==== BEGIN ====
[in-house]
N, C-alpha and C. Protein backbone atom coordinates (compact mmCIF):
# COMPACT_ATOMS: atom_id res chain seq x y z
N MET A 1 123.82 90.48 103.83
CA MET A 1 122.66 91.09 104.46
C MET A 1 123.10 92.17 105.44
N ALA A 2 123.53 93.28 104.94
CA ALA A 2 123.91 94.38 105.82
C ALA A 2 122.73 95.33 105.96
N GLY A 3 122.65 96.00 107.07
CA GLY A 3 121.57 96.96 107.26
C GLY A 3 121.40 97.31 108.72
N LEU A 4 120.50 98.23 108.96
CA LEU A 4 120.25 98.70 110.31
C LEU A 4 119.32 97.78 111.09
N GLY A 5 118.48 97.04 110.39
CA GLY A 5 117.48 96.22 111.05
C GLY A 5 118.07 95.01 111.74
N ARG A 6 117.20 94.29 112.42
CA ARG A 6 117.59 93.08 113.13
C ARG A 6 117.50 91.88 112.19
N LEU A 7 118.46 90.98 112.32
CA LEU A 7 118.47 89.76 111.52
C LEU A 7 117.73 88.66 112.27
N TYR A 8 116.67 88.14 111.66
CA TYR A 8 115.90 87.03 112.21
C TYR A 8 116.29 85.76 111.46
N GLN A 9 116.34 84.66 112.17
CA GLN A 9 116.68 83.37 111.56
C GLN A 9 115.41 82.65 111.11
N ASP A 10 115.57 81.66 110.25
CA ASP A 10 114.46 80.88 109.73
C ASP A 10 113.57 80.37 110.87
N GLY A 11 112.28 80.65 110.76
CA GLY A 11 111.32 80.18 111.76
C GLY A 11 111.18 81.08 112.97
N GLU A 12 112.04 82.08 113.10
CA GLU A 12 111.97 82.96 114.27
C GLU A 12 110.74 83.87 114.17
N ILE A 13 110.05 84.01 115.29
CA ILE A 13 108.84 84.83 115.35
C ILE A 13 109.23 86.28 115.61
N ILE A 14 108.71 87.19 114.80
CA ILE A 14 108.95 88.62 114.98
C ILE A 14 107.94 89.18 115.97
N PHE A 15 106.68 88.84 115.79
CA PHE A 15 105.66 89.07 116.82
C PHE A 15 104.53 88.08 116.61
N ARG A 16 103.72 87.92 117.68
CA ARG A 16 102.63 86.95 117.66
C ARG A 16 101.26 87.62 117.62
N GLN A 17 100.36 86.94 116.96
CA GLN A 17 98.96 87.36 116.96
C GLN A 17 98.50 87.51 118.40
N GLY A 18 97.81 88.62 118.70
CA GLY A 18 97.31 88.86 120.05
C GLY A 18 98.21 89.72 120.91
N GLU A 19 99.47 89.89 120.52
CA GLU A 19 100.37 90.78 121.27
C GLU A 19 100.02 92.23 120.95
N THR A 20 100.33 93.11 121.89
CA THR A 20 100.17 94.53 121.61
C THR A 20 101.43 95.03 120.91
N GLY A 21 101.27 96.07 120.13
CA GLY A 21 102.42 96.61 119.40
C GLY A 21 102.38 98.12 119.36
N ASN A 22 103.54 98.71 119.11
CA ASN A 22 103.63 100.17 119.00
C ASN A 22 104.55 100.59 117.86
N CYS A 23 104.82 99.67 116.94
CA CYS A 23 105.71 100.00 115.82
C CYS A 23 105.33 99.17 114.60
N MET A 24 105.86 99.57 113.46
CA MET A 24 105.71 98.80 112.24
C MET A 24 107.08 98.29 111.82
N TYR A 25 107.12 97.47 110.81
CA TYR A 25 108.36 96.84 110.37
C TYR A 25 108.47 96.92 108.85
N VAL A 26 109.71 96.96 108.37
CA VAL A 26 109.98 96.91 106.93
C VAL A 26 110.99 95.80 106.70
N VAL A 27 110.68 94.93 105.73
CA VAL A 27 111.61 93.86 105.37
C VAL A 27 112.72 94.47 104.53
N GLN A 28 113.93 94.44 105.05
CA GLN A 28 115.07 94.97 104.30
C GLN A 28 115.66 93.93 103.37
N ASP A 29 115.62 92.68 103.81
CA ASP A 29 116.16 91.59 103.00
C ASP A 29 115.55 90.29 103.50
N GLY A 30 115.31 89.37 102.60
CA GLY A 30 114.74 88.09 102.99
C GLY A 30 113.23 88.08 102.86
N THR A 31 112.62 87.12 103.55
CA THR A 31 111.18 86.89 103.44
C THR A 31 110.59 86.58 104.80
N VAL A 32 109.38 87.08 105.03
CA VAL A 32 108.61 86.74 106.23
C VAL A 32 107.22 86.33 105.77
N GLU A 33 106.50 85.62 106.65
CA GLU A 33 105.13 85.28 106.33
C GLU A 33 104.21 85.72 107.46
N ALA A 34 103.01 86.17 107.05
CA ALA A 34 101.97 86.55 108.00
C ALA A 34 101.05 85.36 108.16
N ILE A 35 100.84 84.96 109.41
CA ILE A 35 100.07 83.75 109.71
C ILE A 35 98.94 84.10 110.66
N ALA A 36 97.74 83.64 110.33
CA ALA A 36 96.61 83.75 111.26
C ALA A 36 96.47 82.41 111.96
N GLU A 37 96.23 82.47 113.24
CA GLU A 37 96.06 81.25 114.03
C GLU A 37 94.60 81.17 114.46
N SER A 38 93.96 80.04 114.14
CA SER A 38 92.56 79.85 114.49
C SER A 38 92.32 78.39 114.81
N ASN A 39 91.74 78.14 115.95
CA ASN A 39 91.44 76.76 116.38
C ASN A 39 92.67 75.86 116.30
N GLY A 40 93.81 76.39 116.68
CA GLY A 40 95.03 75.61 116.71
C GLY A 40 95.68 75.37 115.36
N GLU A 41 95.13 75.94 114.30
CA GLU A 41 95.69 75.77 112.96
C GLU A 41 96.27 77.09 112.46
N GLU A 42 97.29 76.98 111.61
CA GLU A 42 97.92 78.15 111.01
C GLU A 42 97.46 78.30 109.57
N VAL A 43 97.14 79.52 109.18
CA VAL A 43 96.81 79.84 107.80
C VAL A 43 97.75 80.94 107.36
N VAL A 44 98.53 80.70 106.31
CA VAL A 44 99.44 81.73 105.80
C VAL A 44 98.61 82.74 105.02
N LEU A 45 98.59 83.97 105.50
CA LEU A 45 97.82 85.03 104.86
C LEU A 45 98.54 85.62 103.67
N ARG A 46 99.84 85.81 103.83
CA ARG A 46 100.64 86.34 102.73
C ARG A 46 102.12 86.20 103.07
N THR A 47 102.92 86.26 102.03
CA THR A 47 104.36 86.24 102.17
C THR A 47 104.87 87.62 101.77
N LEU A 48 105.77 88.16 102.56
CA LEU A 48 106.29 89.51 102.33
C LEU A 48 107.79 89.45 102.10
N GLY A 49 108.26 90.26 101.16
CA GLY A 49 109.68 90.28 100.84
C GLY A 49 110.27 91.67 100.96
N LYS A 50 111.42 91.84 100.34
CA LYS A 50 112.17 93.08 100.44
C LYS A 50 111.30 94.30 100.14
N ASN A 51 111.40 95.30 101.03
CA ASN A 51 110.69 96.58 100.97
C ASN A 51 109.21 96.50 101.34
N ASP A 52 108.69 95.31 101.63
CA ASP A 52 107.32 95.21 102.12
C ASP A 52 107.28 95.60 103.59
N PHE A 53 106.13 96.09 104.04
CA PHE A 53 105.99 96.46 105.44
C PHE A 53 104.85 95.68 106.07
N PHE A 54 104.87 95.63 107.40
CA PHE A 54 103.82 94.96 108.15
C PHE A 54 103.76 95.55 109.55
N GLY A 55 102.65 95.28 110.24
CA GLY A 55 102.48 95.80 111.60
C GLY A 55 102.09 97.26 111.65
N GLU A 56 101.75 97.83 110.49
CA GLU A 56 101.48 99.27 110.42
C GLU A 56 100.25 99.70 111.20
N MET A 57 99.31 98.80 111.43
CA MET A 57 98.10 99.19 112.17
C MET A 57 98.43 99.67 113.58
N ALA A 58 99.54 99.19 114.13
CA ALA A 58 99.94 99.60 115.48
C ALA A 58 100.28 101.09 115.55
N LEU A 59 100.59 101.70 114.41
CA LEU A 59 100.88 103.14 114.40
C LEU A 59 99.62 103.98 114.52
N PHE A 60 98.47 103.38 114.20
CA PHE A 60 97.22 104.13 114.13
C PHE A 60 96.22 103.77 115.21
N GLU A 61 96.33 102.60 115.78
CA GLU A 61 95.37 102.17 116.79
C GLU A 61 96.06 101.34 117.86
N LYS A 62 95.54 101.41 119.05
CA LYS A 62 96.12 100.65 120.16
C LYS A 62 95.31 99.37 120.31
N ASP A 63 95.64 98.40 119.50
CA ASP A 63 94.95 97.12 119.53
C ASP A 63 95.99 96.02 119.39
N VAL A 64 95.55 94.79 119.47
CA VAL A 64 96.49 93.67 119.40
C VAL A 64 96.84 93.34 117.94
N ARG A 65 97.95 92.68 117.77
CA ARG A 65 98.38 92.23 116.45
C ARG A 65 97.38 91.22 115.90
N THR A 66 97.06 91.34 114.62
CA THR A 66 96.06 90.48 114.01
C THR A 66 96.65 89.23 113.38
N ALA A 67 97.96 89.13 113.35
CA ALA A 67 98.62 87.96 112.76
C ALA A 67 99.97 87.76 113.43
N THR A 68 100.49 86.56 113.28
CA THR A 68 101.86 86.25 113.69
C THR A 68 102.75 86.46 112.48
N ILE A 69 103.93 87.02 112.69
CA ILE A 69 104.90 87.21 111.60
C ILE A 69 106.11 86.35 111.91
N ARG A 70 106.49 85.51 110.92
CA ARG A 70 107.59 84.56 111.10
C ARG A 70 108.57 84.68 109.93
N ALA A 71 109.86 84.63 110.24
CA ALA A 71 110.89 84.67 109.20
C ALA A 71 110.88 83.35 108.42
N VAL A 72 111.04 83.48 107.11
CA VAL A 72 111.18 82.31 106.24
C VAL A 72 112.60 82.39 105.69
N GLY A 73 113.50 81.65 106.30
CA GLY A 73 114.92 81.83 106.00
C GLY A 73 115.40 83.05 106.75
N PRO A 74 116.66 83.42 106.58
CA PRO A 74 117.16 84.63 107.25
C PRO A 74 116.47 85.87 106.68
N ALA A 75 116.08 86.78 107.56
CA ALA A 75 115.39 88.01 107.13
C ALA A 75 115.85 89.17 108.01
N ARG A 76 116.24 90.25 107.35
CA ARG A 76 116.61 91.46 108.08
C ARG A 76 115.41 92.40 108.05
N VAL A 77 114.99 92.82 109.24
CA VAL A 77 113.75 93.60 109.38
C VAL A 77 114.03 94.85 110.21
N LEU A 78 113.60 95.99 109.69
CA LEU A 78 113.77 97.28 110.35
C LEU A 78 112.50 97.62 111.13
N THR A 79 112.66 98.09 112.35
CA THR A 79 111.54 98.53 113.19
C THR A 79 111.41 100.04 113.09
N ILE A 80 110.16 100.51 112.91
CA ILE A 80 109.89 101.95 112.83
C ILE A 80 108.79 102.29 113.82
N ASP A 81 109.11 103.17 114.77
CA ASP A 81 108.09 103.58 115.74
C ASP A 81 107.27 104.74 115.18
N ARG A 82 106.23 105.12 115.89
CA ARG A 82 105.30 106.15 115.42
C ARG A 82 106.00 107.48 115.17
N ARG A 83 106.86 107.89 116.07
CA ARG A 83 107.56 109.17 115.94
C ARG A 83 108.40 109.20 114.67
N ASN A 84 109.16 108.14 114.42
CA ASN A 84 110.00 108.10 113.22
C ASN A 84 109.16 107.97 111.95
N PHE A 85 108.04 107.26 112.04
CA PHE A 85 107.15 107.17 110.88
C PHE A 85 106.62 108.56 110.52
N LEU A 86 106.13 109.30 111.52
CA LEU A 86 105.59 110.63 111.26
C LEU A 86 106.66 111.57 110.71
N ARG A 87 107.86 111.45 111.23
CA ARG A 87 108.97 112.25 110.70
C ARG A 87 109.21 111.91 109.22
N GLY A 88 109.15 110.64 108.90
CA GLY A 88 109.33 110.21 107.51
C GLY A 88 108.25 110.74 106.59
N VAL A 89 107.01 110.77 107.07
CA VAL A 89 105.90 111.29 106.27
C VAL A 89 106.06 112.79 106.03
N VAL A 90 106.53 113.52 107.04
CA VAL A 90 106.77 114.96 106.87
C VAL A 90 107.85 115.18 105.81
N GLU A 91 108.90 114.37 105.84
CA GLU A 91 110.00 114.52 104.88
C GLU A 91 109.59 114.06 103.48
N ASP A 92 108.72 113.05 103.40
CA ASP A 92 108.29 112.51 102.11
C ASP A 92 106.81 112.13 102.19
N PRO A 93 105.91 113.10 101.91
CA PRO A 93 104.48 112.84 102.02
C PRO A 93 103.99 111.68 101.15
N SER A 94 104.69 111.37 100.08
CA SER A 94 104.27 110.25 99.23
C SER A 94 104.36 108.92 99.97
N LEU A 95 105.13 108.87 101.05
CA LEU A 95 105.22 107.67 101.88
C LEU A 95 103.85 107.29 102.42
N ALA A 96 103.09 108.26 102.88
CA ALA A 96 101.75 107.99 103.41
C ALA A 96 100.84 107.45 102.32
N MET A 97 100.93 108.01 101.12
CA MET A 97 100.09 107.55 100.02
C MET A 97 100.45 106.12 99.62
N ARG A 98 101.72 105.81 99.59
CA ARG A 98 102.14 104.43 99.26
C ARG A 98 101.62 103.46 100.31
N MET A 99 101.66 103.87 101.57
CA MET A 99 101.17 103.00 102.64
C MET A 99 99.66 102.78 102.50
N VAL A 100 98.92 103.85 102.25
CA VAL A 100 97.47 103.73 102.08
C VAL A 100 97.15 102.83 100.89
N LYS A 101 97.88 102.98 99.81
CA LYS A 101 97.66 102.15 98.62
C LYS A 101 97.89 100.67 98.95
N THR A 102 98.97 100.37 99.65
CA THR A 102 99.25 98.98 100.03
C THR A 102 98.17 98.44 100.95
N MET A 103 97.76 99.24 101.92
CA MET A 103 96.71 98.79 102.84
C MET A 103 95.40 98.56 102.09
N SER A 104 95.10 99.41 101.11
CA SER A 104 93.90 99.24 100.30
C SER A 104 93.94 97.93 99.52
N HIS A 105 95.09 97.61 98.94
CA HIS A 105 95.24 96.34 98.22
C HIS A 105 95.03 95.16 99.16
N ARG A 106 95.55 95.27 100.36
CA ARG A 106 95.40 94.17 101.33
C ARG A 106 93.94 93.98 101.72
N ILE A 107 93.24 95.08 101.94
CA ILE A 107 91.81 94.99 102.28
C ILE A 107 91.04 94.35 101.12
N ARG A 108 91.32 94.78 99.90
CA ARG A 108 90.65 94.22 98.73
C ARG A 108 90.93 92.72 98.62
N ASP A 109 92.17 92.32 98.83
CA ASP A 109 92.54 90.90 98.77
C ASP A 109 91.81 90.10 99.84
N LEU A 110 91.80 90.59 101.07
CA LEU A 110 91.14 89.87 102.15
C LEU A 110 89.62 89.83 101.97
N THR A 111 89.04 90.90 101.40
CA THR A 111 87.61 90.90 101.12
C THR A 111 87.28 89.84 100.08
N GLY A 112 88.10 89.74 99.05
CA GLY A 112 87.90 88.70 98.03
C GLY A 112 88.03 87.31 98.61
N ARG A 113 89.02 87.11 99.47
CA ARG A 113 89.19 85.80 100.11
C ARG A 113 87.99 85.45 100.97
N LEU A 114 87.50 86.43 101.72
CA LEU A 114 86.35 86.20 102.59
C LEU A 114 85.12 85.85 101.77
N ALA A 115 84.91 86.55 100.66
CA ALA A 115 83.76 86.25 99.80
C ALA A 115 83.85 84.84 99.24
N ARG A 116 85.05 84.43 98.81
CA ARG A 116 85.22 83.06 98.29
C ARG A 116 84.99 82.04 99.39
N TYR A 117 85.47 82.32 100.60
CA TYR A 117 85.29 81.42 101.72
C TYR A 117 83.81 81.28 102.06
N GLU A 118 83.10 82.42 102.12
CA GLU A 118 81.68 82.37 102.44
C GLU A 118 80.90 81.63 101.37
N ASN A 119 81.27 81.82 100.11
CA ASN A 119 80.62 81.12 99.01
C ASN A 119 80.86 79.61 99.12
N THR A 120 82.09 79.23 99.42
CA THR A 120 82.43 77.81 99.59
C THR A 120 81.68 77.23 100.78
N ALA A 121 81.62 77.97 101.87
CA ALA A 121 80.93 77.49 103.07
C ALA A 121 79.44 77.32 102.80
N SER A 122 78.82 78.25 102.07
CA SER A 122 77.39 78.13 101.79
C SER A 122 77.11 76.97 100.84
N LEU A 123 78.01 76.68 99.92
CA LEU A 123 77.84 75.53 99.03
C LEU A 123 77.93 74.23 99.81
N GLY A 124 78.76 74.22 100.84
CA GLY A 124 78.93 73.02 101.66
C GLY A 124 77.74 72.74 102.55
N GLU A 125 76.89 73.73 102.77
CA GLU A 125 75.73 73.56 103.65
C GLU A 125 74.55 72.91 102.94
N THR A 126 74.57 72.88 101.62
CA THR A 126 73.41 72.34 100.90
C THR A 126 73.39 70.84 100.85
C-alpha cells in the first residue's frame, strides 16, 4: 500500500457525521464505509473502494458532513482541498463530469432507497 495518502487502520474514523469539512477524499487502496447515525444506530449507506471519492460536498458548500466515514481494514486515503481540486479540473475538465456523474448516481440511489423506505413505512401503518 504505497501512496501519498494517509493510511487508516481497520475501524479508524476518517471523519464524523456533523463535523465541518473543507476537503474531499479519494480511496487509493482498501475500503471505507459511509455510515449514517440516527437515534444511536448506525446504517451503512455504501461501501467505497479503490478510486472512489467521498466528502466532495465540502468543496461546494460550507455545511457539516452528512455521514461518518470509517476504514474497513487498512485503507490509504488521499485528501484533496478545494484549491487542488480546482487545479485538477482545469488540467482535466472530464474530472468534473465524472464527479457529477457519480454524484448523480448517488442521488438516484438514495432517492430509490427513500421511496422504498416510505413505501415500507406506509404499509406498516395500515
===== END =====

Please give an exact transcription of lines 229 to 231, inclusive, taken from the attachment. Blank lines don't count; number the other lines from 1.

N ARG A 76 116.24 90.25 107.35
CA ARG A 76 116.61 91.46 108.08
C ARG A 76 115.41 92.40 108.05